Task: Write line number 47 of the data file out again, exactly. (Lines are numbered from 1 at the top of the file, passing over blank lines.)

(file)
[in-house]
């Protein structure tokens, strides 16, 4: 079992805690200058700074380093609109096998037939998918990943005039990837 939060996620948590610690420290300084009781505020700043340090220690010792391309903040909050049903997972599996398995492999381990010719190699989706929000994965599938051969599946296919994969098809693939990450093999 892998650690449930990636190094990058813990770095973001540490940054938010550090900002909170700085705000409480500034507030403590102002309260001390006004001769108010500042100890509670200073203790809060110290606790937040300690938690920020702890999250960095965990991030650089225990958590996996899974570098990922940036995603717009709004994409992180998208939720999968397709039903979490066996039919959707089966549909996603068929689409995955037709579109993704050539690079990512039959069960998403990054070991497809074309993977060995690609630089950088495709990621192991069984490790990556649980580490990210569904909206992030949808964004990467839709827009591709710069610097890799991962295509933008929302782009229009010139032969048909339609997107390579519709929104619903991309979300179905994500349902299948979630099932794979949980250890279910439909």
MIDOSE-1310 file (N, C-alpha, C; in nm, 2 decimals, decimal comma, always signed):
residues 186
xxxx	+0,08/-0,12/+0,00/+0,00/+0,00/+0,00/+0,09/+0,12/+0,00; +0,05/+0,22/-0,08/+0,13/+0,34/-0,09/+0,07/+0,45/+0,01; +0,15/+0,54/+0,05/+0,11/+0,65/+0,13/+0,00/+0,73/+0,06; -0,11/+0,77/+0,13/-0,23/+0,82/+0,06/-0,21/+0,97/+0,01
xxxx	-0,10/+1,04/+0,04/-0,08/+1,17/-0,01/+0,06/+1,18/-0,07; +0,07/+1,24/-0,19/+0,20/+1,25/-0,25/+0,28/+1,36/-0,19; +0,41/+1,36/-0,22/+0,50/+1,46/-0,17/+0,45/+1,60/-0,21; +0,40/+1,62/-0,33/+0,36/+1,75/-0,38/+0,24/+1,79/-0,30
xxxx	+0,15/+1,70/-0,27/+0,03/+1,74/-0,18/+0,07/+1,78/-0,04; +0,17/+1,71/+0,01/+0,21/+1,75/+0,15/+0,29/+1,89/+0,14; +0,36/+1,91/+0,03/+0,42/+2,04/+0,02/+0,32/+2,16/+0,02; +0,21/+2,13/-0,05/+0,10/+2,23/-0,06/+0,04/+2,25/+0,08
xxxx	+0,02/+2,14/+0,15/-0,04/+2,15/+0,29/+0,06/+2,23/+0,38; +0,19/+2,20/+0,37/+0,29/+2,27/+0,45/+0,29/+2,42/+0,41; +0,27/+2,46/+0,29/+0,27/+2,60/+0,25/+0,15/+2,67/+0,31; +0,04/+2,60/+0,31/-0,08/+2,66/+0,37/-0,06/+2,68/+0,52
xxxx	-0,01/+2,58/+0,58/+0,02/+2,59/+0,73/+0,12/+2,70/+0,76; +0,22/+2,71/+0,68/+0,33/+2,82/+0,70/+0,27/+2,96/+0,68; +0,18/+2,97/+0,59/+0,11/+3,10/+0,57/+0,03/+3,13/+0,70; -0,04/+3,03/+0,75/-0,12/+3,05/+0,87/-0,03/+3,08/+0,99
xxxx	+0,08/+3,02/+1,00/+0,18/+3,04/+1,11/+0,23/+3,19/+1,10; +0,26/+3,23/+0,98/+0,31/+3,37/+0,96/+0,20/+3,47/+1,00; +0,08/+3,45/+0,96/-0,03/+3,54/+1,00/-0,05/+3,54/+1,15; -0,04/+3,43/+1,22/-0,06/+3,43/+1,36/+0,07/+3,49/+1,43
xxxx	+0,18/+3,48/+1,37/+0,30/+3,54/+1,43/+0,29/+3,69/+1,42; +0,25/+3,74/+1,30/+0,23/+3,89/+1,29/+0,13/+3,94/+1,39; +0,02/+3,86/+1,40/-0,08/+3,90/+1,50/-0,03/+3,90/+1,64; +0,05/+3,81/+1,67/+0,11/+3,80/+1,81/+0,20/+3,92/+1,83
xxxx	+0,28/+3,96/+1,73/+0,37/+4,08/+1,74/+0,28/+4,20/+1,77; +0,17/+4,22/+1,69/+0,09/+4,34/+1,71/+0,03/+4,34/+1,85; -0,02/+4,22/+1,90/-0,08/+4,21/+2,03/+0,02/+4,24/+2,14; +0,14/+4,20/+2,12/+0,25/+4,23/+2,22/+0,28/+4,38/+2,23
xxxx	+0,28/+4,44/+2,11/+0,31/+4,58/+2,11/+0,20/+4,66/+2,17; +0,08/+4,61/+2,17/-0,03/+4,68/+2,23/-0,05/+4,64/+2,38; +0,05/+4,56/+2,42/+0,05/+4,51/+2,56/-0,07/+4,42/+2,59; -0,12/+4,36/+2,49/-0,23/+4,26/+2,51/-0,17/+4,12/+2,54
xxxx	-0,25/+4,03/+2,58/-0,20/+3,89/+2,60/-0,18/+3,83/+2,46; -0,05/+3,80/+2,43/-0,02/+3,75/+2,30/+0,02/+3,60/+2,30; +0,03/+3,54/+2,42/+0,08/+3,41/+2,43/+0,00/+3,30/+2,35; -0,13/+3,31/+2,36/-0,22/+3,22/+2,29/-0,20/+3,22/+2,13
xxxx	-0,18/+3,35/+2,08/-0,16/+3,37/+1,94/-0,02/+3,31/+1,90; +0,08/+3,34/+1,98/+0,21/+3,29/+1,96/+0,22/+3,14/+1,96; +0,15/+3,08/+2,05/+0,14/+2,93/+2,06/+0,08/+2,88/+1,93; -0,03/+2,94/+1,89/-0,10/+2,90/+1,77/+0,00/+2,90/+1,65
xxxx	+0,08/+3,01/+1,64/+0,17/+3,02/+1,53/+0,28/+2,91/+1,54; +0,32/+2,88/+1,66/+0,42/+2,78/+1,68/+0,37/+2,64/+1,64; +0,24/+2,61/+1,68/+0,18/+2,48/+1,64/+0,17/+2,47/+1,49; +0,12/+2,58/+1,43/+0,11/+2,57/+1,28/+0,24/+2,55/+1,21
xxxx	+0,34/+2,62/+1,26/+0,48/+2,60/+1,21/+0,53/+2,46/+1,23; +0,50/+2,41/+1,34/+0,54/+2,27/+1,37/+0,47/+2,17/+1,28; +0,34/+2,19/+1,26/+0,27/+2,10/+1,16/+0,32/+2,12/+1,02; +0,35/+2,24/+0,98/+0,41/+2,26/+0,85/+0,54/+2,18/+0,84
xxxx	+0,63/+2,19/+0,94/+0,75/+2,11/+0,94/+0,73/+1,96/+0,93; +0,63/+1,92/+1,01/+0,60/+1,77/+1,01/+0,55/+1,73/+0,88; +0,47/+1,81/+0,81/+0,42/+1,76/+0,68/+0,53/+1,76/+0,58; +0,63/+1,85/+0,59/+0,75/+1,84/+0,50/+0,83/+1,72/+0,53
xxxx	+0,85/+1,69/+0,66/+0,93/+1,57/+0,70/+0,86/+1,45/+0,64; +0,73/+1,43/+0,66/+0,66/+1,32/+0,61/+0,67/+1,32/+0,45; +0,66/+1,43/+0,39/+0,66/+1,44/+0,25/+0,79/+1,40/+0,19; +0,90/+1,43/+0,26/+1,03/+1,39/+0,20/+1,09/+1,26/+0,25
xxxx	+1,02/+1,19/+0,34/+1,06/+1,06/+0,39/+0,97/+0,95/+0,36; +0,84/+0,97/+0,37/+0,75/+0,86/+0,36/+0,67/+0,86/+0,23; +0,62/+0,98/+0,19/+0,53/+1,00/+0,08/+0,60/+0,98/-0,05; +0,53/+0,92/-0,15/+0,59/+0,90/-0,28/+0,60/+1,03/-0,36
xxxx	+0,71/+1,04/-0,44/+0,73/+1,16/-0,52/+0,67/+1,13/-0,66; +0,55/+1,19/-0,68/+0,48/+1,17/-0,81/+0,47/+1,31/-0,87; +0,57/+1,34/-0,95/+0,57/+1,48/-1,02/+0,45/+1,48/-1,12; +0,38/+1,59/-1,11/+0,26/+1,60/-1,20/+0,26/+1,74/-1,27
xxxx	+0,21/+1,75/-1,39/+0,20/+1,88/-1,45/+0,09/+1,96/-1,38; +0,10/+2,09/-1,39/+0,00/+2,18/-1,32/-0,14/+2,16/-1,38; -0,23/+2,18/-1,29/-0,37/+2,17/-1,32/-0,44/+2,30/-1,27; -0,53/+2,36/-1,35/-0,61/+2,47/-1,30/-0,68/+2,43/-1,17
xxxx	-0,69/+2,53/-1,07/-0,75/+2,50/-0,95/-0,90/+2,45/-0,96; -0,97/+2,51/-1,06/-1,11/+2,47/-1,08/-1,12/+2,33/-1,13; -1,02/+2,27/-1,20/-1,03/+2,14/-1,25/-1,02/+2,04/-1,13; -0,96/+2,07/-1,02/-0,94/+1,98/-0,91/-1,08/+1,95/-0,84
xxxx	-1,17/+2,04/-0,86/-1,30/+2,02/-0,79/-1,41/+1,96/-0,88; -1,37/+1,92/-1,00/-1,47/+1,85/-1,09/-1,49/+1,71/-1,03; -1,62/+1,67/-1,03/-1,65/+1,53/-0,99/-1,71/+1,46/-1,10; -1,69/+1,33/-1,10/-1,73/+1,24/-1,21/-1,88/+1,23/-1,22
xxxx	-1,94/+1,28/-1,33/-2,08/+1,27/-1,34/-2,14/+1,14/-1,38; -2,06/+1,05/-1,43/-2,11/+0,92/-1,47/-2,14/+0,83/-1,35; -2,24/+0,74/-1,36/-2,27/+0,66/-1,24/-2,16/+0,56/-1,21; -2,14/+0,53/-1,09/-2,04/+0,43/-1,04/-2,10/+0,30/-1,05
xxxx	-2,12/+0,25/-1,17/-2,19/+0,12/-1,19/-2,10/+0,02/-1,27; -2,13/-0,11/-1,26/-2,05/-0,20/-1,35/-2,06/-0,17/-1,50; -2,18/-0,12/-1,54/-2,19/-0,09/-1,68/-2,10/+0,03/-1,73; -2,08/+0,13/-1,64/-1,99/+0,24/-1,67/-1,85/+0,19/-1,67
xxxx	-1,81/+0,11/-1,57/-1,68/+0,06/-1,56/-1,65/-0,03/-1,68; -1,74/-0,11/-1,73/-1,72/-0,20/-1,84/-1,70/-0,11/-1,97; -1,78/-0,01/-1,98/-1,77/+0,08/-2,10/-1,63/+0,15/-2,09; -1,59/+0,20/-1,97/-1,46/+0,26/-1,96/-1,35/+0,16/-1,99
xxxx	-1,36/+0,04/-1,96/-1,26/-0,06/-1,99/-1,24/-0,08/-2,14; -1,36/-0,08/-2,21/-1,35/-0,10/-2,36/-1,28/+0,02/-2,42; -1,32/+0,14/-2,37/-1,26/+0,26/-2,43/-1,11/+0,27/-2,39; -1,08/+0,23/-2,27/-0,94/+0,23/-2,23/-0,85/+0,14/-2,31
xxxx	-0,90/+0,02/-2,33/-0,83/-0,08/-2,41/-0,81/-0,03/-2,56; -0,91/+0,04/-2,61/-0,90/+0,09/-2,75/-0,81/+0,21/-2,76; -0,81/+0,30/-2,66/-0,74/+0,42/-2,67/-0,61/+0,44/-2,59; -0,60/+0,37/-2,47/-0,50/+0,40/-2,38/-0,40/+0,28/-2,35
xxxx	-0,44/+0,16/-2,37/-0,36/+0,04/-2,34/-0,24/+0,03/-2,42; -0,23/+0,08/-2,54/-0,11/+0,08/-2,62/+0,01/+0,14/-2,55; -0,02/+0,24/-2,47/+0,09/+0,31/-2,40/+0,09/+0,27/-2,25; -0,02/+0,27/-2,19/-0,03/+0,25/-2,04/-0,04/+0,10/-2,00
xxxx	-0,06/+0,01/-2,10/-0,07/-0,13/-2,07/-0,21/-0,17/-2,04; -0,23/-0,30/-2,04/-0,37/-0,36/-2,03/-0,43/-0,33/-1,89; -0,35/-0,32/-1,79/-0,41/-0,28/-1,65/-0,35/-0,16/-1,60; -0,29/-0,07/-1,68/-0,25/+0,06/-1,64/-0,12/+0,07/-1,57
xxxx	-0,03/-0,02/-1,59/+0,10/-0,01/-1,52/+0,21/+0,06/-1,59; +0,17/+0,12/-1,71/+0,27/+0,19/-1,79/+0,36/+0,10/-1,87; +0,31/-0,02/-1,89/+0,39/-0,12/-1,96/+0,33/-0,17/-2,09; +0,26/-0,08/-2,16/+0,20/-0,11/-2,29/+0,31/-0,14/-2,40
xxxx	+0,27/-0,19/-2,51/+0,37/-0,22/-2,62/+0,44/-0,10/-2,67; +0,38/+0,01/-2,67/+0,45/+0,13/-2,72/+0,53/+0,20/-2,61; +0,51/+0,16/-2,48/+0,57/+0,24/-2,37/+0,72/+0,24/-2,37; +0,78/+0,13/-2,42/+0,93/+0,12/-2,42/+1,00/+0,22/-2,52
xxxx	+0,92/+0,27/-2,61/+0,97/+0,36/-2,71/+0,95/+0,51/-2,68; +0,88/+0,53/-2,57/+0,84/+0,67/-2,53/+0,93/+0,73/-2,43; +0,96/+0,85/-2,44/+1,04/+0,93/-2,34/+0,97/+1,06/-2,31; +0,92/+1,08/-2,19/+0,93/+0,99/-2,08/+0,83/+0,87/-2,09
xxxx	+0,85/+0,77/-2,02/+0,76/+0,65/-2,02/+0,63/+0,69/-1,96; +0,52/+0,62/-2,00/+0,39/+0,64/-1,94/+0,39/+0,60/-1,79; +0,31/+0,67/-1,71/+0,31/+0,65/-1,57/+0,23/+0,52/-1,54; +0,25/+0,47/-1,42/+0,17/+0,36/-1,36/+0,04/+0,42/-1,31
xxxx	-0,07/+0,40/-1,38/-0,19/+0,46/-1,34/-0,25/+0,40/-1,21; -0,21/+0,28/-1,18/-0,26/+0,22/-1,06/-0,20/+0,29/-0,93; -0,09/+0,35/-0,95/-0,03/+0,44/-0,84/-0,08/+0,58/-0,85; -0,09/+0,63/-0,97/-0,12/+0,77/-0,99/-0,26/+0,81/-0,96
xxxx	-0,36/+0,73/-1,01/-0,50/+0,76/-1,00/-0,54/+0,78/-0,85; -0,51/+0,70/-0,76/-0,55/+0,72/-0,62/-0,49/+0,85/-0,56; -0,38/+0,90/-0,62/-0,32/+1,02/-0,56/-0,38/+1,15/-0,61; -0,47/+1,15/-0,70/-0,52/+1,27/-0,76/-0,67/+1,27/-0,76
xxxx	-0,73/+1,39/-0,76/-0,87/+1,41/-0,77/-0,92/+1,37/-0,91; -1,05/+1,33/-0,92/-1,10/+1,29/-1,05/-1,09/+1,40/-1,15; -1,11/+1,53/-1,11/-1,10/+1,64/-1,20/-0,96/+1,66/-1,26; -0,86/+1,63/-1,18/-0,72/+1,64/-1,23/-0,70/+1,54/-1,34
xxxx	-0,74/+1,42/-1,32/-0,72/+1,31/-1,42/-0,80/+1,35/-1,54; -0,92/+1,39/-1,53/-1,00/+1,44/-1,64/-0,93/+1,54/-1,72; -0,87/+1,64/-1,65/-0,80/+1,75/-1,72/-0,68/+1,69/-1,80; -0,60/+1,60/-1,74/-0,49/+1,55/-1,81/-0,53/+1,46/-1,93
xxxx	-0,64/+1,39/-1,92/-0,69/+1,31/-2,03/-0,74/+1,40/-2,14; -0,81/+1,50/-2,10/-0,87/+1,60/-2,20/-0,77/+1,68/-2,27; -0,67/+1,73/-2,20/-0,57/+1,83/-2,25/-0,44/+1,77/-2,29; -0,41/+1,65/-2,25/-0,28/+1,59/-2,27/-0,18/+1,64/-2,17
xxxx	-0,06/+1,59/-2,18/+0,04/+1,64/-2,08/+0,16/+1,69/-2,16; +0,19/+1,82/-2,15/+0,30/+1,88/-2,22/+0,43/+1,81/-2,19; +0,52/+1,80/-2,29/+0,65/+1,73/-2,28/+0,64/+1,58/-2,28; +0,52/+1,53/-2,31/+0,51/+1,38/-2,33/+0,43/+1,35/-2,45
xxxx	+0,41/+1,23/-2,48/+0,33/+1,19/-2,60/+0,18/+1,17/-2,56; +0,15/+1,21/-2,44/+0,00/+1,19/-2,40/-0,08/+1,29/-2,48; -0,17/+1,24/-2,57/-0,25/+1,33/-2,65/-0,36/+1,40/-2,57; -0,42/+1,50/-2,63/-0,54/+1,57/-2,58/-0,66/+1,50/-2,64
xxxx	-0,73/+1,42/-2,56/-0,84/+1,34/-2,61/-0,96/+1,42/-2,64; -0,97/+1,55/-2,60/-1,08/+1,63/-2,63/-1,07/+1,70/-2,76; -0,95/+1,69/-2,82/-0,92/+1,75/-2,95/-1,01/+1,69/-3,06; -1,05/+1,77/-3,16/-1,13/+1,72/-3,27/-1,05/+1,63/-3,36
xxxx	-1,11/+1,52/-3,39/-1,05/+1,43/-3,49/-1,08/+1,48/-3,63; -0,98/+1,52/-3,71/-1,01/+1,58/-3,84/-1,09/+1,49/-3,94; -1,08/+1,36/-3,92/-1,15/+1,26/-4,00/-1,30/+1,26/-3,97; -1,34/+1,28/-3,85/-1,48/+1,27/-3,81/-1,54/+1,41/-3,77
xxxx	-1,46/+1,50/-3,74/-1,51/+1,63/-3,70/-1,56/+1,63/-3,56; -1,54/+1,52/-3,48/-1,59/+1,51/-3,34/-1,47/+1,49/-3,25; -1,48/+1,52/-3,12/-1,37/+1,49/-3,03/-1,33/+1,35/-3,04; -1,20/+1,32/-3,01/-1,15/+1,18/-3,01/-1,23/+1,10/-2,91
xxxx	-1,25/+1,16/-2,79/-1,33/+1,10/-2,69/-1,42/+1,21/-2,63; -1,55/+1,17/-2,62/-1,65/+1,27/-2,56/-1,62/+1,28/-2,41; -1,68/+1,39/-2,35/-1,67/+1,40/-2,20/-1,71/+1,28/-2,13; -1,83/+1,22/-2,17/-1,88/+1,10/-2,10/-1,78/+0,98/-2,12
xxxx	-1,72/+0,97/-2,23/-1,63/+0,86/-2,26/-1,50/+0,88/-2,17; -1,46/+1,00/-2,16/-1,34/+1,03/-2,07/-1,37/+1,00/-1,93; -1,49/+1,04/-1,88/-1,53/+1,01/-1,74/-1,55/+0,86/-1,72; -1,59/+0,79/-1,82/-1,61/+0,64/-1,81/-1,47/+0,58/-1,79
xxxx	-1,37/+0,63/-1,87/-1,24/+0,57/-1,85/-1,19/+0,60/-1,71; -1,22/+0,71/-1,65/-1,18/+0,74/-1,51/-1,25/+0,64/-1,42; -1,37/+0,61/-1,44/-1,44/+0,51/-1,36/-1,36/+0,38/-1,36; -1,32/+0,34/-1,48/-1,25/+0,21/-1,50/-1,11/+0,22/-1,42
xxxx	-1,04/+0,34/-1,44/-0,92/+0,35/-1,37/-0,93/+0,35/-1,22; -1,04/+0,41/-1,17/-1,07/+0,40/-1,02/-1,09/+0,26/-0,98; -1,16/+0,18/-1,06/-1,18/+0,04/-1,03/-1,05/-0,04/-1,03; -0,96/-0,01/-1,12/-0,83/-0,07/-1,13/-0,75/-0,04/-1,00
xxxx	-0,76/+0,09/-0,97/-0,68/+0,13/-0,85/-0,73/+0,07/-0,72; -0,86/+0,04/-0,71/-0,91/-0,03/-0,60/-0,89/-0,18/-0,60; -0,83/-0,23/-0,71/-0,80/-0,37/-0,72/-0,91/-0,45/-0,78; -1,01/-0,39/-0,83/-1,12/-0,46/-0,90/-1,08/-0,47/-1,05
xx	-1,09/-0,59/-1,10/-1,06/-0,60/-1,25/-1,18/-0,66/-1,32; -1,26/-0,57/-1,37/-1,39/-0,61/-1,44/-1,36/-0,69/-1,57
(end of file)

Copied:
xxxx	-1,72/+0,97/-2,23/-1,63/+0,86/-2,26/-1,50/+0,88/-2,17; -1,46/+1,00/-2,16/-1,34/+1,03/-2,07/-1,37/+1,00/-1,93; -1,49/+1,04/-1,88/-1,53/+1,01/-1,74/-1,55/+0,86/-1,72; -1,59/+0,79/-1,82/-1,61/+0,64/-1,81/-1,47/+0,58/-1,79